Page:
Indonesia remains on guard against on increase in risk perception and liquidity risk stemming from the Euro debt crisis that may trigger capital outflow, Finance Minister Agus Martowardojo said.
“If there are any impacts, they will be in form of risk perception and liquidity risk because
financial institutions in Europe may want to consolidate or temporarily withdraw their portfolios
from Indonesia,” he said Monday after a hearing at the House of Representatives.
“But as long as the monetary and fiscal conditions are well and the macro conditions are healthy, God willing we can deal with these,” he added.
Agus said Indonesia’s fiscal conditions were healthy as indicated by the 2.1 percent budget deficit set in the 2010 state budget revision, or Rp 133.7 trillion (US$14.44 billion).
The government plans to issue Rp 178 trillion in bonds to cover the deficit, 54 percent of which have been issued as of May 27, director general of debt management Rahmat Waluyanto said last week.
He also said investors had turned to Indonesia again after selling the nation’s bonds in April and May.
But negative sentiment concerning the Euro debt crisis continued to shadow investors.
The rupiah slid 0.9 percent to Rp. 9,275 per dollar as of 4:15 p.m. in Jakarta, Bloomberg reported. The currency has declined 1.9 percent so far this quarter.
The Jakarta Composite Index fell 2.6 percent to 2,750.23, according to the official website of the Indonesia Stock Exchange.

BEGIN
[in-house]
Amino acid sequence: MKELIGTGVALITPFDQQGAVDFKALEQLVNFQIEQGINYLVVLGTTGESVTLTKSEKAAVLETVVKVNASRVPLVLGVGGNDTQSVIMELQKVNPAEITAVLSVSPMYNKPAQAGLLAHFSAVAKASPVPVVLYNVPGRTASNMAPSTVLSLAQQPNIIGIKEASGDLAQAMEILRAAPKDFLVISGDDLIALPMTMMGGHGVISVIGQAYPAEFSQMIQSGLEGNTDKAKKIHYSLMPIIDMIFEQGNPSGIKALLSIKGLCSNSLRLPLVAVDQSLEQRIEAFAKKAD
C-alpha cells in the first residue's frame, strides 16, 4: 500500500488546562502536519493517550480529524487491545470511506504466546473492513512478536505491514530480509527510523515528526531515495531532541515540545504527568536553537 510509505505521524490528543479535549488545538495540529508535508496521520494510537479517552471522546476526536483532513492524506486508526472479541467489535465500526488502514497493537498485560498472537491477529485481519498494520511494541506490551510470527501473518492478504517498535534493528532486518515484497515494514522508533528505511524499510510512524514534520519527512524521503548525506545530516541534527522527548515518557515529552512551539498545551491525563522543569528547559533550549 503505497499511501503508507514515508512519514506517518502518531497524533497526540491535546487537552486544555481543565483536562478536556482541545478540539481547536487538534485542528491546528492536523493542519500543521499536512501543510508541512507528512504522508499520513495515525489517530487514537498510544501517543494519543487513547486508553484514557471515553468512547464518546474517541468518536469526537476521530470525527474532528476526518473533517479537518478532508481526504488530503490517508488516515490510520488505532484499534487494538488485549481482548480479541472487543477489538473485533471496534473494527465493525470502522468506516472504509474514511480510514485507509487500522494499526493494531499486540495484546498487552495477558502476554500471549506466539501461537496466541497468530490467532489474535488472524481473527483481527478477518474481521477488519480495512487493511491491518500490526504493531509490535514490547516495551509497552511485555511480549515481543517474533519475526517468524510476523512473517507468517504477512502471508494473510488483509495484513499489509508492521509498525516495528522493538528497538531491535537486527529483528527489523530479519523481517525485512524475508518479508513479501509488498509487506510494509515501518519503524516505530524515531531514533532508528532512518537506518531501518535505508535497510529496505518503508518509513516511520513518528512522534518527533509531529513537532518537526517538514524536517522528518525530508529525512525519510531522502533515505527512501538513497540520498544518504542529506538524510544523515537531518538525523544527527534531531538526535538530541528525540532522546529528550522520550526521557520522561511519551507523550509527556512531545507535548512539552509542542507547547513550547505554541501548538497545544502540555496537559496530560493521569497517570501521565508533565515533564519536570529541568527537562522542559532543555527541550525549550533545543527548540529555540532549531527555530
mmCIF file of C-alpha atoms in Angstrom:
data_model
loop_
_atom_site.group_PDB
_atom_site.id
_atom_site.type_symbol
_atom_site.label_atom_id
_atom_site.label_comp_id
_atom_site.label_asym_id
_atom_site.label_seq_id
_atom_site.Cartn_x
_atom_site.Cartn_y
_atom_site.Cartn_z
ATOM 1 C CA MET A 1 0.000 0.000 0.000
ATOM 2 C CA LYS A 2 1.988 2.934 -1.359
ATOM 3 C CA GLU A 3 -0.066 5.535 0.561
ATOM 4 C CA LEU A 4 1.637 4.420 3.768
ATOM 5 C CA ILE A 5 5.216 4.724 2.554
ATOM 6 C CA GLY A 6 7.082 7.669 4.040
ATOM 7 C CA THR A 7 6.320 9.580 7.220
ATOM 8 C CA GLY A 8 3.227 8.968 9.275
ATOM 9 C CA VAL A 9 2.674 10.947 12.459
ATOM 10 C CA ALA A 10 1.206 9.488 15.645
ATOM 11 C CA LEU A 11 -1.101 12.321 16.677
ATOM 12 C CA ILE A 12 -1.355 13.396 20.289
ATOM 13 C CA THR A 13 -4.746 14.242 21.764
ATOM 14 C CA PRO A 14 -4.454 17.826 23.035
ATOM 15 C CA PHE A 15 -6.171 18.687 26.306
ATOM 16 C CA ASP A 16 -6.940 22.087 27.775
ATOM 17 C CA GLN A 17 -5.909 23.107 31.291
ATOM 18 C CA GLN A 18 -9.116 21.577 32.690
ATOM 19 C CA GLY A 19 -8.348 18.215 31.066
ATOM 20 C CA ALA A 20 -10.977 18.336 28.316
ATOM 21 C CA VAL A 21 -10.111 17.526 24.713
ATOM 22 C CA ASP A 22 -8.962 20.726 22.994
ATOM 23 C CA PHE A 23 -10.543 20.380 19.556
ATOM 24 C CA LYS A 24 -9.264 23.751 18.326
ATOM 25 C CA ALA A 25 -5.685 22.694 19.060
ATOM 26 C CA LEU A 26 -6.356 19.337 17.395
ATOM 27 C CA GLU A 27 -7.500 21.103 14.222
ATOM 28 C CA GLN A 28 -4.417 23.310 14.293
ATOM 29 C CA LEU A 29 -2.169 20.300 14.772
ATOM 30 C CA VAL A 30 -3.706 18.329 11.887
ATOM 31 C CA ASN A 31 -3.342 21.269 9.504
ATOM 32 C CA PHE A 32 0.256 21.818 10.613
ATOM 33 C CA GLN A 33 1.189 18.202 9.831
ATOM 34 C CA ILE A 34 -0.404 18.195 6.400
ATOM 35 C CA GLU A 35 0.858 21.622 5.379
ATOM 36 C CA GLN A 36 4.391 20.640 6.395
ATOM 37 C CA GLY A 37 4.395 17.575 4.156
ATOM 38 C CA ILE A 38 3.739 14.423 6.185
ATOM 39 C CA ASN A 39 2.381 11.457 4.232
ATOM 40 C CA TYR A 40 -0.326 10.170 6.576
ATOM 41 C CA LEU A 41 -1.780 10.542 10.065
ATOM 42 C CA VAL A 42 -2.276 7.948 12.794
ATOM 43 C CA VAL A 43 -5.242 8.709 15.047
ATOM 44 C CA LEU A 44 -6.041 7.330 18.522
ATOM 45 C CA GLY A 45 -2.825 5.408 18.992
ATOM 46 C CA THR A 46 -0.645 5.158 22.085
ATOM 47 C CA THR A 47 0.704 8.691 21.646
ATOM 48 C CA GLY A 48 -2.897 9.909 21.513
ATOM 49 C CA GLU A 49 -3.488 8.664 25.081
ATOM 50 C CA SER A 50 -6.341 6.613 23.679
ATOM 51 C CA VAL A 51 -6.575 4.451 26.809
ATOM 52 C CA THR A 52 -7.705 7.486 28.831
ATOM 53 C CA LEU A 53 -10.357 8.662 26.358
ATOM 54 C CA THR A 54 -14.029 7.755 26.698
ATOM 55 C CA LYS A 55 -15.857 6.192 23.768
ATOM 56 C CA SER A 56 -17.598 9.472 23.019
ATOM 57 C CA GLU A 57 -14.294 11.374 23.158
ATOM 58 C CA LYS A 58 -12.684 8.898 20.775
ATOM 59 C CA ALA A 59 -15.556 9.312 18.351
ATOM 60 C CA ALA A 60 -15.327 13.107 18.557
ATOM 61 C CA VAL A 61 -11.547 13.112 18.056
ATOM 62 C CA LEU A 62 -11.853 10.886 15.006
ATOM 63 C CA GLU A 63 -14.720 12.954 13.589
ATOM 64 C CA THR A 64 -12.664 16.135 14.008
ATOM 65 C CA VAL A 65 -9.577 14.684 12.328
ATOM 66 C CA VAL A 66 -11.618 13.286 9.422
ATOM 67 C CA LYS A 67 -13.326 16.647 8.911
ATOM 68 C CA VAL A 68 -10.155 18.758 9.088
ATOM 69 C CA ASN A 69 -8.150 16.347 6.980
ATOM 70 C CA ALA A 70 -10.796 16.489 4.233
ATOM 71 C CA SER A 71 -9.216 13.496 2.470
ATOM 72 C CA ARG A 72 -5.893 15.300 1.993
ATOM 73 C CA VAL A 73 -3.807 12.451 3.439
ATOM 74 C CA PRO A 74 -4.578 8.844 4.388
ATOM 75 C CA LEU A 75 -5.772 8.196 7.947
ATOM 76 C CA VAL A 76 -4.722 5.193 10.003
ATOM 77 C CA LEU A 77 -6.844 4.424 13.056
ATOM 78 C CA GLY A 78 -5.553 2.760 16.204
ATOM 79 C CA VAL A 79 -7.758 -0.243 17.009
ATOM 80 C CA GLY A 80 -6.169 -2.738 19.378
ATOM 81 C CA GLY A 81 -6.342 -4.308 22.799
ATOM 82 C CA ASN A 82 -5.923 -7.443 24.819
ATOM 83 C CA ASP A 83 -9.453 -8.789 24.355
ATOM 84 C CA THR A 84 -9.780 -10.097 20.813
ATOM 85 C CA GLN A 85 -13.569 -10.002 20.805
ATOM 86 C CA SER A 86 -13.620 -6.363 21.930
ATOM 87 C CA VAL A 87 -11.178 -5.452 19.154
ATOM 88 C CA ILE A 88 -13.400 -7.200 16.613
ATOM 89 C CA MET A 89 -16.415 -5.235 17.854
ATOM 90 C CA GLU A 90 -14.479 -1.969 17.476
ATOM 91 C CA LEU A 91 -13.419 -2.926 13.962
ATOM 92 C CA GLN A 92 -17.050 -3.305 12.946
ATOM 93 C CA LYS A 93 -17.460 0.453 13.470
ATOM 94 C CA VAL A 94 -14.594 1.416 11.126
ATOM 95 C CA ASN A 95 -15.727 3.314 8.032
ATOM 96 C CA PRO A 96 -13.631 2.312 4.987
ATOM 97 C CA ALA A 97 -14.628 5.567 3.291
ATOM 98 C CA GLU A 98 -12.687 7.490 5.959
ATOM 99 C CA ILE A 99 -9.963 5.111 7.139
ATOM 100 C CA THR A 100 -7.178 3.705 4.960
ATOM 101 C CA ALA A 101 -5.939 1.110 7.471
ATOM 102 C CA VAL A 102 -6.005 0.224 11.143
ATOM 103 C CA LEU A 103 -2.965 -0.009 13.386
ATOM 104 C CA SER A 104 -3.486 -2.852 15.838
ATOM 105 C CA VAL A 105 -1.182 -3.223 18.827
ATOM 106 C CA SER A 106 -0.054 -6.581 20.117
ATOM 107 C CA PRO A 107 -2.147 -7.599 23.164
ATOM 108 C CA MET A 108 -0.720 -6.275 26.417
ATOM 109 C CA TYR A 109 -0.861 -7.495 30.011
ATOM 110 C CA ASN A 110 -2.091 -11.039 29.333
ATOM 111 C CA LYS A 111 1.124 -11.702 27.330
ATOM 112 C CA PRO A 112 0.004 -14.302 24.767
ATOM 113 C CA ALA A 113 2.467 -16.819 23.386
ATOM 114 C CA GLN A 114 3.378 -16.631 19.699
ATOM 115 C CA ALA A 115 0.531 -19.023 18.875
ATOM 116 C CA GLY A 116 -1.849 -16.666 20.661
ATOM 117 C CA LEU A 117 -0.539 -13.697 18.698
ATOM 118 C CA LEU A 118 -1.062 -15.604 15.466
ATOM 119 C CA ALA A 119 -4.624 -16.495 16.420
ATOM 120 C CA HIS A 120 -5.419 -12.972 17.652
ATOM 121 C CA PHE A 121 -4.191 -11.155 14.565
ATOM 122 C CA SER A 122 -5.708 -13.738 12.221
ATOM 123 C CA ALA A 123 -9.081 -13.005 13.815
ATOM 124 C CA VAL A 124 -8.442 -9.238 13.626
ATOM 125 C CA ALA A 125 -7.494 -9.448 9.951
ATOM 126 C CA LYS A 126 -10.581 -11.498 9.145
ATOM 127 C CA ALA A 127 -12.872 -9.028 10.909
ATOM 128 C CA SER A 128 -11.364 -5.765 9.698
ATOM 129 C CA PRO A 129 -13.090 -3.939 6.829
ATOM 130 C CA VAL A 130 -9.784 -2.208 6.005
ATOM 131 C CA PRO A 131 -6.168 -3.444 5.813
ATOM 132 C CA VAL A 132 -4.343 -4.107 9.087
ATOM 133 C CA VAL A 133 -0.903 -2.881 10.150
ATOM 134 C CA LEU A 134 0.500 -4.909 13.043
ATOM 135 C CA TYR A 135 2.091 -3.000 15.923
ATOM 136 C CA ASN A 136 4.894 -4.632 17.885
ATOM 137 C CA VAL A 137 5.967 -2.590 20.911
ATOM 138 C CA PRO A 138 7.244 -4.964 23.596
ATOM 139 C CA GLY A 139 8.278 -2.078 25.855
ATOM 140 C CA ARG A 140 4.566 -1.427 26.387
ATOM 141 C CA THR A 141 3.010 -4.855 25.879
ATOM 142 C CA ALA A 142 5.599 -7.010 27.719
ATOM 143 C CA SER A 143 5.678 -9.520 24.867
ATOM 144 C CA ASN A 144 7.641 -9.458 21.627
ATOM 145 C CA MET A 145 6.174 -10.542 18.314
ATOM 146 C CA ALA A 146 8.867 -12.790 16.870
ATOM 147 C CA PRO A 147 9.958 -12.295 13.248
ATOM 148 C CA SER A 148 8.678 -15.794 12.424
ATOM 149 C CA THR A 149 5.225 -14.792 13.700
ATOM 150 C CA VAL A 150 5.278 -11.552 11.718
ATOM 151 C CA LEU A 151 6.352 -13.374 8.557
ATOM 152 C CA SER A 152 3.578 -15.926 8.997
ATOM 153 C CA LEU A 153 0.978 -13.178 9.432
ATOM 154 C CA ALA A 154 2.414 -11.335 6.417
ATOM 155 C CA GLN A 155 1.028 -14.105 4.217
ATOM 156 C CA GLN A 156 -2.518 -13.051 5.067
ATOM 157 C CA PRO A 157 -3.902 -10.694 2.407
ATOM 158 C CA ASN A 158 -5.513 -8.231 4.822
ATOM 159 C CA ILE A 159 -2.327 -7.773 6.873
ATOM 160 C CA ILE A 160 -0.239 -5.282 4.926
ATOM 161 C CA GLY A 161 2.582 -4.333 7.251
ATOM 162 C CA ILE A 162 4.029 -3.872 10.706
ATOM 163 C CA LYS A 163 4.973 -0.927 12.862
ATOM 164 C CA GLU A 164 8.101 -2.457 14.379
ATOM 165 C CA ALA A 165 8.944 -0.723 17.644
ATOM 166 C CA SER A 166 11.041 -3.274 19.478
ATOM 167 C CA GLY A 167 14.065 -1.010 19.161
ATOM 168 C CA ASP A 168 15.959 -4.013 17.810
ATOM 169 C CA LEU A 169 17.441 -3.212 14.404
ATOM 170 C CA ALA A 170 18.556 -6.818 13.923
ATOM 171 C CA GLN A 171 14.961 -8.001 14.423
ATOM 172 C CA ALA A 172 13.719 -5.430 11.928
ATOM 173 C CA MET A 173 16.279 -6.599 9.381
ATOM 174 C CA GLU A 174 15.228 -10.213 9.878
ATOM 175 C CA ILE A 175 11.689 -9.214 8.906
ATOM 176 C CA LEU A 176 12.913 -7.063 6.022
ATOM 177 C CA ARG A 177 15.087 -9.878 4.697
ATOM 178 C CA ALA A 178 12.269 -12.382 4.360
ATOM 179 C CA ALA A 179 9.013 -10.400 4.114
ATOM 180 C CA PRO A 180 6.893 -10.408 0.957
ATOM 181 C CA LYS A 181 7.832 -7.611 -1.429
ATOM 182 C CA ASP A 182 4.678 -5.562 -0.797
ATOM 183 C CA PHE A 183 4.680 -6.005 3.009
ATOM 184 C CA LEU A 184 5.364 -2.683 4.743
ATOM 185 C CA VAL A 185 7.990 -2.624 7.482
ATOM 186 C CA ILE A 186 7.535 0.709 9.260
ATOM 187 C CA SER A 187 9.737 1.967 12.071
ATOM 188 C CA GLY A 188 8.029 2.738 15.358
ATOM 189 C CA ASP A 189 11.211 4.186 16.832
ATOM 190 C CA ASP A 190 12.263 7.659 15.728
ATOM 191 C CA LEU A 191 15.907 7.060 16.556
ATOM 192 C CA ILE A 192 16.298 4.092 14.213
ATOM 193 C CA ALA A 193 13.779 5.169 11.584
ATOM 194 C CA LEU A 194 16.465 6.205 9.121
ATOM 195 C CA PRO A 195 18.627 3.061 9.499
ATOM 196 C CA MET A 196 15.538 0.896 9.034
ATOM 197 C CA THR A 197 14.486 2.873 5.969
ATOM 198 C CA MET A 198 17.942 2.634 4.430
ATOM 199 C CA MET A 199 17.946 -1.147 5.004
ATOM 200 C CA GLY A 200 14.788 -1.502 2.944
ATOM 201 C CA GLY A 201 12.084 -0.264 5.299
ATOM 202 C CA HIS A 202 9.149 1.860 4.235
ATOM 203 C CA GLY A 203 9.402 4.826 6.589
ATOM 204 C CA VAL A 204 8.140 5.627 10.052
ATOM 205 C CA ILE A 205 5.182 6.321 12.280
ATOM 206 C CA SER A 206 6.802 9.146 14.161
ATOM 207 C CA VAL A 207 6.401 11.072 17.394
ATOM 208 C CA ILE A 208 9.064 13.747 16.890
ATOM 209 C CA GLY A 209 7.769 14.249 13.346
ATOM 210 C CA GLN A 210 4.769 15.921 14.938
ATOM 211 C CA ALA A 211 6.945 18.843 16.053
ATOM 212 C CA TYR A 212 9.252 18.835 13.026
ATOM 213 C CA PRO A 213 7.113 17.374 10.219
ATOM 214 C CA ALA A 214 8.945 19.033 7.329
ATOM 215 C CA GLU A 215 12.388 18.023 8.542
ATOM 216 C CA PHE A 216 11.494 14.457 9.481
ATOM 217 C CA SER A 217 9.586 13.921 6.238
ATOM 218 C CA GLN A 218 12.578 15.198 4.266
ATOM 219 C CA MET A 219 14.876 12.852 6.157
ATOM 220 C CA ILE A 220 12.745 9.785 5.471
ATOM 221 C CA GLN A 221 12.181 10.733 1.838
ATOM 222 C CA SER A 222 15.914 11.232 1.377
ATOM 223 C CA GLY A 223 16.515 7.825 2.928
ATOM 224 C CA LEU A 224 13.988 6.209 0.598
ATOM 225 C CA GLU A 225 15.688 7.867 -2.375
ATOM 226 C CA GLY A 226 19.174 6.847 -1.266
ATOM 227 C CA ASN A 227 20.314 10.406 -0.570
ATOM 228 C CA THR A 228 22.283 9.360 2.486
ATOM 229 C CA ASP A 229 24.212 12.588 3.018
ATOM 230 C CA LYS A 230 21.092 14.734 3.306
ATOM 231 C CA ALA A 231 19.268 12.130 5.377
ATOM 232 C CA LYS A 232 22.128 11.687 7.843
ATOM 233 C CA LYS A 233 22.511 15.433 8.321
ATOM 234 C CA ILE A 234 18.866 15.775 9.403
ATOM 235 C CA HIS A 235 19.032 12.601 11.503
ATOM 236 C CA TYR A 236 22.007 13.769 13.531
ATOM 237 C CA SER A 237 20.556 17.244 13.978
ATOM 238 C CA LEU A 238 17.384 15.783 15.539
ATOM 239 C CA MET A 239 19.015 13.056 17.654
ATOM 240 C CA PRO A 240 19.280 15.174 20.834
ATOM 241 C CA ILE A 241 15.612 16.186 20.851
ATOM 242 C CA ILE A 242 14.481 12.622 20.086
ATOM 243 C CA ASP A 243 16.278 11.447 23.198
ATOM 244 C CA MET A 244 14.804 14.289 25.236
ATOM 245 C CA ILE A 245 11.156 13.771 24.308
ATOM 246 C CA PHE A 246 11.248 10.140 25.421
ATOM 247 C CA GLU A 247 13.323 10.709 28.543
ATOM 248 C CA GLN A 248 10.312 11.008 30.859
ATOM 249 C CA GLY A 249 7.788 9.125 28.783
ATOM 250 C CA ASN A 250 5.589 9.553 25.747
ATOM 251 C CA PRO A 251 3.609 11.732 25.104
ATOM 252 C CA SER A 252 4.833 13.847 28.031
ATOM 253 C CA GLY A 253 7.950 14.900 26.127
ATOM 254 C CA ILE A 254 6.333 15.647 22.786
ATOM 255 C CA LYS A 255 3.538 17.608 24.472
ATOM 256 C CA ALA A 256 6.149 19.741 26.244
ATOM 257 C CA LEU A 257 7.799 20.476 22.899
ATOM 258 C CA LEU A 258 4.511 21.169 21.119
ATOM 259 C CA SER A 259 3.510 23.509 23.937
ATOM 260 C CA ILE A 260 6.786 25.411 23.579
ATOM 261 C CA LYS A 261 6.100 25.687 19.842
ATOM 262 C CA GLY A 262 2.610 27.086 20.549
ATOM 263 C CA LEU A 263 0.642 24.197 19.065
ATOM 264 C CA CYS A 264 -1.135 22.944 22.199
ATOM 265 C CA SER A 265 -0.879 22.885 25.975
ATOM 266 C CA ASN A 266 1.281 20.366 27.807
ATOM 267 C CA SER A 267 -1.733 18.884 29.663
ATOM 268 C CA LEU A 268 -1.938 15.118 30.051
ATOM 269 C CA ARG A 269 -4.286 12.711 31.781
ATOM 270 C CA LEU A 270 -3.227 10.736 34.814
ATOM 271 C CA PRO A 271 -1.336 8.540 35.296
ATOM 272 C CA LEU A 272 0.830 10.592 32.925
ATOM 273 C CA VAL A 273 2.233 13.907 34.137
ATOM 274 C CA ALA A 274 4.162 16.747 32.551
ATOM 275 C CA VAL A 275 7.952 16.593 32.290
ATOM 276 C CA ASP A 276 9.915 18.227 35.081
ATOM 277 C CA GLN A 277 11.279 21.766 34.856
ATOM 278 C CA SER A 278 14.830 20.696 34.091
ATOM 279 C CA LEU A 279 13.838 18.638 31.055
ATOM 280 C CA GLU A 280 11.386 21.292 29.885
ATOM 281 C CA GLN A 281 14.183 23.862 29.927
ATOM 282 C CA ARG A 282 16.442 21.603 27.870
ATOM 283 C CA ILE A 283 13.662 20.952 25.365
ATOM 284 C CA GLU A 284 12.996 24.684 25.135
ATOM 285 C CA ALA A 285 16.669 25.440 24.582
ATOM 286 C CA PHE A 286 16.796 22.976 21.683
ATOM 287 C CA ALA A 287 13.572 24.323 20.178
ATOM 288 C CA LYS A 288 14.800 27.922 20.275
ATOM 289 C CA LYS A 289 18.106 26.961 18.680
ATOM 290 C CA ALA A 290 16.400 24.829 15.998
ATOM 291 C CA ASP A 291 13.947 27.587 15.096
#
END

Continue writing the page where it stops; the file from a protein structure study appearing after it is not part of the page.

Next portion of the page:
Minister Agus — who attended a G20 meeting in Busan, South Korea, last week — said the government would manage to direct short-term liquidity in the financial sector to infrastructure projects in regions, therefore boosting the real sector.
Critics have said the government has not yet put much focus on the real sector, which provides more employment.
Agus said in the G20 meeting countries were urged to focus on a balanced and sustainable economy.
“What it means by balance is guarding ‘inclusiveness’ of the economy, which means regions and poor people should be guarded to be able to enjoy economic growth,” he said.
The government expects the economy to expand 5.8 percent this year, and up to 6.4 percent in 2011.
The unemployment rate, which stood at 7.4 percent in February as reported by the Central Statistics Agency (BPS), is targeted to decline to 7 percent in 2011.
But BPS Head Rusman Heriawan said it would take time, possibly up to five years, to cut the number
of people working in the informal sector.
According to the BPS, only 31.4 percent of workers of the total nationwide workforce of 113.83 million are employed in the formal sector.
Minister Agus also said that at the G20 meeting Indonesia stated there should be standby loans as a cushion to protect developing countries from the Euro debt crisis but without burdensome requirements.